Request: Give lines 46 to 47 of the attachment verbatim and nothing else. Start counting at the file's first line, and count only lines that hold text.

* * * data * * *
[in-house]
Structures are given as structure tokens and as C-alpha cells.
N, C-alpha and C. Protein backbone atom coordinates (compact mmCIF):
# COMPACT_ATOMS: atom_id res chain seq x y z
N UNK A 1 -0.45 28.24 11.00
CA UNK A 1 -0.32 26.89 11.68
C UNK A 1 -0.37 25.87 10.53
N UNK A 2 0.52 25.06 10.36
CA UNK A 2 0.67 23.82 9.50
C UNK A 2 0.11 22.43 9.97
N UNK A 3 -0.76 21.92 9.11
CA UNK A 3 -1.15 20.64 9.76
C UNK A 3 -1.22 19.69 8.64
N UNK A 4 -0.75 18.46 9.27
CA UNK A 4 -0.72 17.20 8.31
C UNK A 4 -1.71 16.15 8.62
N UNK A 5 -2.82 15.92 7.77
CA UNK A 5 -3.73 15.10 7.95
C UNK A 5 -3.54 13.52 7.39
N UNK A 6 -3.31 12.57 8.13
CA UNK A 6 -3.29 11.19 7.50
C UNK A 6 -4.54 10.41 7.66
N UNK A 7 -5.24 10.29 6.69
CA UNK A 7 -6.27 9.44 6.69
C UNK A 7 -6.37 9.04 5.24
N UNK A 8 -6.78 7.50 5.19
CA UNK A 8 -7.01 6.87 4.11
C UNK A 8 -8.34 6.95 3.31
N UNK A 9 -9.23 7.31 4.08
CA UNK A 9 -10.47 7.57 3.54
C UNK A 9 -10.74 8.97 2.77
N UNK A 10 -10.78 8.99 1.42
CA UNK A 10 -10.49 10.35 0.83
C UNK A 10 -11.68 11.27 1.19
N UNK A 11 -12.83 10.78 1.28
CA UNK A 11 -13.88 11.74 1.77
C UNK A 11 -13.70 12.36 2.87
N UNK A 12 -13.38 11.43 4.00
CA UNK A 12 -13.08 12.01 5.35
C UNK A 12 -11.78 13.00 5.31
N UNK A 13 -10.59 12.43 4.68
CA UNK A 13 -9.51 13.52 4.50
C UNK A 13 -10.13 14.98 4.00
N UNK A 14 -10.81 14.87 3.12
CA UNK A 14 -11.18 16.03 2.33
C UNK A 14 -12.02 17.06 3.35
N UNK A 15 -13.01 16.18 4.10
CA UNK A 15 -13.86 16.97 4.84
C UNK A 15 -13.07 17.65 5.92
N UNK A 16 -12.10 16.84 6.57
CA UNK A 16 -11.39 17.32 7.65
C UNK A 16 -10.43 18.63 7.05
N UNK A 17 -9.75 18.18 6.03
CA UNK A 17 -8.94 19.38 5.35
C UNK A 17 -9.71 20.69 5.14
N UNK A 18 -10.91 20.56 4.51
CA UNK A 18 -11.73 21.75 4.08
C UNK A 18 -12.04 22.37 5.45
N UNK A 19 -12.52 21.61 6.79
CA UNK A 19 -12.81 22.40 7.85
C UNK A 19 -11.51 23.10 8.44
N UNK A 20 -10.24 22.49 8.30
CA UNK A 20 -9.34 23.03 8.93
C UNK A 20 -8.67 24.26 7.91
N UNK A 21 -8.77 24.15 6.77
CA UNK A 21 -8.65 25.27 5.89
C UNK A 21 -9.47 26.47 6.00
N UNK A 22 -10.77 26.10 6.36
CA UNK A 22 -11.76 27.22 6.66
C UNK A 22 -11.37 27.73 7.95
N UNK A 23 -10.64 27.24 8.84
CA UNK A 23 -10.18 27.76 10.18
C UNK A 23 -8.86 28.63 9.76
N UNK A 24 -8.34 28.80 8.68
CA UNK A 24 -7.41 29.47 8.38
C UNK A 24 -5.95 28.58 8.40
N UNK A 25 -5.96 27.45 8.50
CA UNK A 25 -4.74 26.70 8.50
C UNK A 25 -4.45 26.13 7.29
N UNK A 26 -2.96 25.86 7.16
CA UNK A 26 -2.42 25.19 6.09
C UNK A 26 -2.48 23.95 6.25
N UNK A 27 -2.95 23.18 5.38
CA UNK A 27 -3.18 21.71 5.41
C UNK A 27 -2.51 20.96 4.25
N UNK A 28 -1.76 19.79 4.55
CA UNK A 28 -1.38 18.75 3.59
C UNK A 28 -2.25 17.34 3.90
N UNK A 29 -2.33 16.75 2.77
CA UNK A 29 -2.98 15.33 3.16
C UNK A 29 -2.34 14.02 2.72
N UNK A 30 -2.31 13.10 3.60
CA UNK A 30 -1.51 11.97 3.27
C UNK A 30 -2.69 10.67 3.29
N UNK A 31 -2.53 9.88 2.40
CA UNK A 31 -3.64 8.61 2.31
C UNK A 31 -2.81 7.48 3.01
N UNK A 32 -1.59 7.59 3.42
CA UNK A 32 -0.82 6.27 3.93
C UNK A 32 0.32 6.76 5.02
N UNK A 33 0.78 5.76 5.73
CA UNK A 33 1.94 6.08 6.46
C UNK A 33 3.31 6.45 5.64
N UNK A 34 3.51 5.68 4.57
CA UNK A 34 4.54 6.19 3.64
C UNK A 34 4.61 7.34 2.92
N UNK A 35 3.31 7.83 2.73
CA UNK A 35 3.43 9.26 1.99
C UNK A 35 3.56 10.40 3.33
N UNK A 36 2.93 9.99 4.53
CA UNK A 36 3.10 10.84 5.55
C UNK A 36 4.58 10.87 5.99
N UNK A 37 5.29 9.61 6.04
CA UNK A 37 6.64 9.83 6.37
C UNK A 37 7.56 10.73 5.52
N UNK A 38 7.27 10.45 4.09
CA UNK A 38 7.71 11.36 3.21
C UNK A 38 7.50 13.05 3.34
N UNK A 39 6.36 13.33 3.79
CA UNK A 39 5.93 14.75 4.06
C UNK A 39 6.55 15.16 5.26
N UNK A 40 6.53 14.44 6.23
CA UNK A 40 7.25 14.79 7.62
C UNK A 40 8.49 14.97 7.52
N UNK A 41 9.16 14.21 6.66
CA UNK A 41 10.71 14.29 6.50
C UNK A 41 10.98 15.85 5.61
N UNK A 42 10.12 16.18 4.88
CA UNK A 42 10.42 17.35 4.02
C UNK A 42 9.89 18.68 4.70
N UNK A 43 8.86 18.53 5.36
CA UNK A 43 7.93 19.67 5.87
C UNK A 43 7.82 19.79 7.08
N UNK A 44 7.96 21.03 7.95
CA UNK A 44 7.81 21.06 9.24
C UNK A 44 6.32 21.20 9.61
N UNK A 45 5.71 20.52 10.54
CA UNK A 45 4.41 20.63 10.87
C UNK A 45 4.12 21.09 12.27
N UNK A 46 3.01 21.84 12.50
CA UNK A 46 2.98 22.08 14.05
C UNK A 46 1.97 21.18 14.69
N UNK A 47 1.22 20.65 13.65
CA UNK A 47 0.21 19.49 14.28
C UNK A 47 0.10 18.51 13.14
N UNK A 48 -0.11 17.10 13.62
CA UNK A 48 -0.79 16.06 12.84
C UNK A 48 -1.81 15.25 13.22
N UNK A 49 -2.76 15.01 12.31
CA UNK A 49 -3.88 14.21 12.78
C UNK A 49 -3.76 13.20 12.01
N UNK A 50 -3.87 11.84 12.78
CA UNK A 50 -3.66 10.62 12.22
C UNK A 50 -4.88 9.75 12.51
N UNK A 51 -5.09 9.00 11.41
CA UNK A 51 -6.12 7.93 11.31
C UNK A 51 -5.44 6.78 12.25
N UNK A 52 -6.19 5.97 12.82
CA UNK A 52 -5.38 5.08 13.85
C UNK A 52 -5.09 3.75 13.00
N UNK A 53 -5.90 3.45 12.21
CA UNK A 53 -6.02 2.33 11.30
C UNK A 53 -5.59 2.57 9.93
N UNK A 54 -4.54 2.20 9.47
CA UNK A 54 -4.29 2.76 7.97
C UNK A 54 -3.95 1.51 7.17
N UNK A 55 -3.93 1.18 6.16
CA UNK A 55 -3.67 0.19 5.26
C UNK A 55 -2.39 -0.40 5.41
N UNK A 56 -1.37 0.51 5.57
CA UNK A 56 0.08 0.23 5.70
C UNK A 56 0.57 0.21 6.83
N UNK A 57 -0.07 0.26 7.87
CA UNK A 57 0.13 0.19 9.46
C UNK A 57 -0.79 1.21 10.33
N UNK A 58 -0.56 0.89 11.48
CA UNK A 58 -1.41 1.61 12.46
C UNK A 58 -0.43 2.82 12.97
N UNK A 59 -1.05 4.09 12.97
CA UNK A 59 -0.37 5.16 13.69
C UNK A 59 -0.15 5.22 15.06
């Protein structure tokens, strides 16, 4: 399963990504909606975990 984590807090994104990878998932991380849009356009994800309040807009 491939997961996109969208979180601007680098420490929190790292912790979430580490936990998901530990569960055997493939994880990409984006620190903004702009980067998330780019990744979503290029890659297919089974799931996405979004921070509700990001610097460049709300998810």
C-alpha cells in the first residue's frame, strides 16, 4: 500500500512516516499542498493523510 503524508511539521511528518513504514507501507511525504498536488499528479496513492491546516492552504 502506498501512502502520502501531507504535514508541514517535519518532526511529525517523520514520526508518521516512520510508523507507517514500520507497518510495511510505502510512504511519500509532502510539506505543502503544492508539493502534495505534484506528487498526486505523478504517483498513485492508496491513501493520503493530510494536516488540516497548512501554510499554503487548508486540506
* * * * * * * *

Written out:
C UNK A 14 -12.02 17.06 3.35
N UNK A 15 -13.01 16.18 4.10